/images/camera3D/monoscopic_360/explain-plan-600-150.png

The region near the poles is gone.

And reducing the projection width with these settings:

...
camera3D.renderMonoscopic360()
  .setPanelExplainPlanLocation("frames/explain-plan.png")
  .setOutputWidthHeightAndLocation(2048, 2048, "frames/sketch_#####.tiff");
...

Will result in this panel explain plan:

/images/camera3D/monoscopic_360/explain-plan-300-300.png

Any panels that aren't found in the explain plan will be discarded, resulting in less calls to the draw() method and improving performance.

setNearFarLimits

Like all 3D renderings a bounding box is used to set limits for the vertices that are included in the rendered scene. This Generator makes clever use of the frustum function to efficiently render all possible viewing angles from the camera's location. That function has parameters for near and far. By default those are set to 1 and 1000. You can override those settings like this:

...
camera3D.renderMonoscopic360().setNearFarLimits(1, 2500);
...

setThreadCount

Assembling each frame of the equirectangular projection requires a lot of pixel-by-pixel memory copying. The Monoscopic 360 Video generator will perform that copying in parallel. By default the number of threads used is half the value returned by Runtime.getRuntime().availableProcessors(). You may get a performance improvement by adjusting this setting.

...
camera3D.renderMonoscopic360().setThreadCount(8);
...

Resolution Settings

The maximum resolution of YouTube 360 videos is 8K. The maximum resolution for Vimeo and Facebook is 4K.

The optimal sketch size for a equirectangular projection is approximately equal to a third of the width of the resolution, or more precisely, the width divided by \(\pi\). This can be proven mathematically. For a 4K video, this is 1304 pixels. For 8K, this is 2608.

The setPanelXYSteps method can be used to increase the number of panels used to create the projection. This is useful for computers that cannot render an optimally sized square sketch. This feature will be useful when 360 video players start supporting much larger formats.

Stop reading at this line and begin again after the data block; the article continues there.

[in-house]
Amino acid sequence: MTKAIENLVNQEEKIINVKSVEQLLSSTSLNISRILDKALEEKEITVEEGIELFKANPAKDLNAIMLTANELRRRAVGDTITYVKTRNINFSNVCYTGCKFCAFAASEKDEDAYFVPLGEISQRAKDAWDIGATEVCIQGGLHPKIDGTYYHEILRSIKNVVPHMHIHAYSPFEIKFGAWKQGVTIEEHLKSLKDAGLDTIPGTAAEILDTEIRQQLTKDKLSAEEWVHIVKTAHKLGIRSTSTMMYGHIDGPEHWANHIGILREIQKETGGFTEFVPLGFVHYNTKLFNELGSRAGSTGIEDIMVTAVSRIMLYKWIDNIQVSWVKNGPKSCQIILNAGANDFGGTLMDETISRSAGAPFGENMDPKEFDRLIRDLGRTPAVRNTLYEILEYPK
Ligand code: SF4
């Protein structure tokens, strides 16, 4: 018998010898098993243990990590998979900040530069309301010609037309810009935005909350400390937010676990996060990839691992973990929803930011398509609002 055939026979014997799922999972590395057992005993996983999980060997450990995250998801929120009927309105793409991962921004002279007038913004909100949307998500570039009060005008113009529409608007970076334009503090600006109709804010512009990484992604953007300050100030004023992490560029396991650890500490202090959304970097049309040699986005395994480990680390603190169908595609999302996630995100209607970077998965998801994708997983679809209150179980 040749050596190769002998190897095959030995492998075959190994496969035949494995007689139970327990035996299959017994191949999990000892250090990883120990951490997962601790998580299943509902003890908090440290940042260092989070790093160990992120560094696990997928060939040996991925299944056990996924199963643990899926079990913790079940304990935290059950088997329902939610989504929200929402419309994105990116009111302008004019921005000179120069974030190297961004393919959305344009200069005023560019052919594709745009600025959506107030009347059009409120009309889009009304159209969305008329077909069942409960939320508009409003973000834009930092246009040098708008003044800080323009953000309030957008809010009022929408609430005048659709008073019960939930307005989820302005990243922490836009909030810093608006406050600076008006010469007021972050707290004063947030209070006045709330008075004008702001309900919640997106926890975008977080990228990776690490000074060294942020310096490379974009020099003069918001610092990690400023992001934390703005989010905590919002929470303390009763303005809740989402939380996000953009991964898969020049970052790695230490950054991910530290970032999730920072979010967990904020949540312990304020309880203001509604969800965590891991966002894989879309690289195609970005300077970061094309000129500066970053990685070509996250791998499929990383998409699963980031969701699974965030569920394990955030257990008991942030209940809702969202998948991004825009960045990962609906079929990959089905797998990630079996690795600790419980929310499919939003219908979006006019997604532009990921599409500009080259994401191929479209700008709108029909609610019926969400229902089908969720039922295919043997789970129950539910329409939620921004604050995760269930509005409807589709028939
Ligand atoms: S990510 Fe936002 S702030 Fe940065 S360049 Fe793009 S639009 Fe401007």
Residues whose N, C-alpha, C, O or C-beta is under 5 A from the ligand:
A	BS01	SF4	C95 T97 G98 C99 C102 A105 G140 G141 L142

For optimal rendering the number of X steps times the sketch width and the number of Y steps times the sketch height must both be equal to the optimal sketch size. It's OK if one or both are a little bit off but too much of a shortfall will result in pixelated output.

For my 1920x1080 monitor, I would use this code:

void setup() {
  size(1300, 650, P3D);

  camera3D = new Camera3D(this);
  camera3D.renderMonoscopic360()
    .setPanelXYSteps(1, 2)
    .setOutputSizeAndLocation(4096, "frames/sketch_#####.tiff")
    .skipDisplayingCompositeFrame();
  camera3D.setFrameLimit(30 * 60);

The panel explain plan would look like this:

/images/camera3D/monoscopic_360/explain-plan-1-2.png

Observe that each panel appears to have been split vertically.

To create 8K video I would use this code:

void setup() {
  size(1300, 870, P3D);

  camera3D = new Camera3D(this);
  camera3D.renderMonoscopic360()
    .setPanelXYSteps(2, 3)
    .setOutputSizeAndLocation(8196, "frames/sketch_#####.tiff")
    .skipDisplayingCompositeFrame();
  camera3D.setFrameLimit(30 * 60);

The panel explain plan would look like this:

/images/camera3D/monoscopic_360/explain-plan-2-3.png

Each original panel has been split into 6 smaller panels, resulting in 36 panels. Execution will be slow but the resolution quality will amazing.

When the panels are subdivided like that it is important to understand that the camera orientation stays the same. The camera will only point in one of six directions. The frustum function is used to create skewed clipping planes to render smaller portions of the sketch. This works because there's no rule that says the frustum must include the region directly in front of the camera.

For any configuration of sketch sizes and panel arrangements you can study the resolution performance using the utility sketch Monoscopic360ResolutionTest found in the example code.

Future Development

Stereoscopic 360 Video, of course! Stay tuned...